Over the last five years, what have been the biggest changes you have seen in design work for the licensing industry?
There’s been a few areas I’ve noticed changes. Over the past few years, I’m definitely doing more and more projects where we are ‘reinventing’ older brands or ‘retelling’ stories for new audiences. I’ve recently completed a project looking at new ways to bring the artifacts from the Ashmolean Museum together with the museum itself to visually reach a new audience.
Another area that publishing for sure has worked hard to address is inclusivity and empowerment, especially for the younger audiences. We’ve worked on a lot of Barbie publishing projects over the last 18 months and this brand does so well to empower its audience and be fully inclusive.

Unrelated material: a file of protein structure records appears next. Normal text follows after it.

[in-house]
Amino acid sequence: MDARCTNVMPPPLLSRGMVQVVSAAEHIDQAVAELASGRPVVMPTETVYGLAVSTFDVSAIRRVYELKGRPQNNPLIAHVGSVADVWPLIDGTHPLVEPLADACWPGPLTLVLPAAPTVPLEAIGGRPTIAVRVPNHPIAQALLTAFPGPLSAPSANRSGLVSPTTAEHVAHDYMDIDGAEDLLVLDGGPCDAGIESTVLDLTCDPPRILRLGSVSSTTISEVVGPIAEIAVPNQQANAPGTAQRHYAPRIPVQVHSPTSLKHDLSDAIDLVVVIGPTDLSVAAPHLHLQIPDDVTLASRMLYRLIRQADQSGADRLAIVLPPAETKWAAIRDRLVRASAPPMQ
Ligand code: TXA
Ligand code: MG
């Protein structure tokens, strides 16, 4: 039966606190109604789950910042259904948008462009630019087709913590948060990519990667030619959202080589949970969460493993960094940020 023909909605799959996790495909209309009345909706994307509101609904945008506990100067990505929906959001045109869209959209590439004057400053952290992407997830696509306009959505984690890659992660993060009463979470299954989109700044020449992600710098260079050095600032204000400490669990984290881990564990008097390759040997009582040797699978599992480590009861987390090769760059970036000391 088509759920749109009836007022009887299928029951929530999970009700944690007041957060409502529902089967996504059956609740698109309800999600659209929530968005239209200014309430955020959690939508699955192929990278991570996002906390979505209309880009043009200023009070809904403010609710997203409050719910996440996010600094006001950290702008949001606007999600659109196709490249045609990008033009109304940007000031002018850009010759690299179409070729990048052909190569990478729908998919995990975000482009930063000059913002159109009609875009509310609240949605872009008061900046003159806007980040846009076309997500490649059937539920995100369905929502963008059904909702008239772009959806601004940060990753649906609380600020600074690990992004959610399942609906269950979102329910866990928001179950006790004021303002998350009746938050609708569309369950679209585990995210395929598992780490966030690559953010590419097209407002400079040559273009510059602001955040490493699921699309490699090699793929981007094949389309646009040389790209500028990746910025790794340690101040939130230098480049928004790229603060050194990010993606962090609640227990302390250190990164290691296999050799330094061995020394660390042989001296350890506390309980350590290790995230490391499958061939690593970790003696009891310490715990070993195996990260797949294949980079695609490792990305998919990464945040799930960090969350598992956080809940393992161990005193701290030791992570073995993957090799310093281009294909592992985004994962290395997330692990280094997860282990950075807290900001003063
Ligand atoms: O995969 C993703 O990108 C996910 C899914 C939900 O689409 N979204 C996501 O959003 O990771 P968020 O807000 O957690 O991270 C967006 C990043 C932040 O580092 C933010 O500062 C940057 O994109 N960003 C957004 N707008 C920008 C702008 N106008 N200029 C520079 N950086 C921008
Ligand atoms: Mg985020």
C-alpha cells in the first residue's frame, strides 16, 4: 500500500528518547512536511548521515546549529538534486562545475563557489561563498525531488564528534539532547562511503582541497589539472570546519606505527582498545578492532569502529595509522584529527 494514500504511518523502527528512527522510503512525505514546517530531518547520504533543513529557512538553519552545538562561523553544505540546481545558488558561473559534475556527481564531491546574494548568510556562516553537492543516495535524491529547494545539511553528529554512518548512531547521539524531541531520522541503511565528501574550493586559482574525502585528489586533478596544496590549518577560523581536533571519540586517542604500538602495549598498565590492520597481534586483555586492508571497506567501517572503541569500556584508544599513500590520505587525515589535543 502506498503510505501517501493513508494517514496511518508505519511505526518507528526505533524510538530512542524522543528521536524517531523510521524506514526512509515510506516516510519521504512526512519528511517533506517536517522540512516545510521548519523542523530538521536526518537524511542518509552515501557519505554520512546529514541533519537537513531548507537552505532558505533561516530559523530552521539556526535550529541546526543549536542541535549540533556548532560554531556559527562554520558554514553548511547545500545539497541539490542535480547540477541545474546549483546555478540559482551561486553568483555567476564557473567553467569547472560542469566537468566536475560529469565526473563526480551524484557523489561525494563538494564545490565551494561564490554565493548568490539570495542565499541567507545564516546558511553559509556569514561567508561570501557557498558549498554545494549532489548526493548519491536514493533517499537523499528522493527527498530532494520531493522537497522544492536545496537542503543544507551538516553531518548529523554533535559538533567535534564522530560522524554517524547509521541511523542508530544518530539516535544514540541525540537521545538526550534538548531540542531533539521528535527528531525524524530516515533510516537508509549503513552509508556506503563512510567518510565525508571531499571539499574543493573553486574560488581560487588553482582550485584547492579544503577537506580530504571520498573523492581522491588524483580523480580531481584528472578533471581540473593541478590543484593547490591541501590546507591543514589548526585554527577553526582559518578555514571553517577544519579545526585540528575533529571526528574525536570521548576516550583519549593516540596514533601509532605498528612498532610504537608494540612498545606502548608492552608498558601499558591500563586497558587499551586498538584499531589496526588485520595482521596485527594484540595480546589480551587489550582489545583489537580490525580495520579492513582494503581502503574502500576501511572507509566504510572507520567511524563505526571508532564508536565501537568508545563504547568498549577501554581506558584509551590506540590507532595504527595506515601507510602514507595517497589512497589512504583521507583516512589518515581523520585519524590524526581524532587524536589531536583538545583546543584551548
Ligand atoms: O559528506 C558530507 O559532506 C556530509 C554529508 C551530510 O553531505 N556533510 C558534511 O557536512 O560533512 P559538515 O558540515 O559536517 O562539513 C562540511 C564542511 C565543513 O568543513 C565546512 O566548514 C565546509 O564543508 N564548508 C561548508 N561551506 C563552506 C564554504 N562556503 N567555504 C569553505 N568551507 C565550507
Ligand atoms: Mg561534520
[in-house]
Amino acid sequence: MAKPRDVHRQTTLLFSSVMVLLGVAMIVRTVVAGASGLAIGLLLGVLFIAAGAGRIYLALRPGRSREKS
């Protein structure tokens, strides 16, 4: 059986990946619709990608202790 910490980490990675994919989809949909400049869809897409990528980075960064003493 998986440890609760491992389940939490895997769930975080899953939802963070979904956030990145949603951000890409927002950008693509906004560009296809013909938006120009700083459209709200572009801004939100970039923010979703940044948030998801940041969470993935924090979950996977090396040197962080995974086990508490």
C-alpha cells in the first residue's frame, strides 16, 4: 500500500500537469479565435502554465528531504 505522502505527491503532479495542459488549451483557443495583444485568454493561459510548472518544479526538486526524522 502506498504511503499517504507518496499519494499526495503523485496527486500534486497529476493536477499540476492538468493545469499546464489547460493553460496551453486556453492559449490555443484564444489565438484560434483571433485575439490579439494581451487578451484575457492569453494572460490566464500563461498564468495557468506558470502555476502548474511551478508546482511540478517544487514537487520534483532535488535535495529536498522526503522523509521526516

There is much more choice and openness now when you look through the bookstores when it comes to topics that weren’t always represented. It’s so good to see mainstream publishers publishing books like ‘Manifesto for Misfits’ by Sink the Pink. Good work Quarto!
Sticking with the publishing category, what are some of the trends within the sector that are influencing your design work?
Designing in the publishing category, and especially thinking about the cover design, you have such a small snippet of time to grab someone’s attention to get them to pick the book up from the shelf…
I’ve seen a trend of very bold cover designs with very direct messages – I have to mention Manifesto for Misfits again! – that have a lot of impact on shelf. It’s something I definitely had in the forefront of my mind while working on Cathy Press’ new book When Love Bites.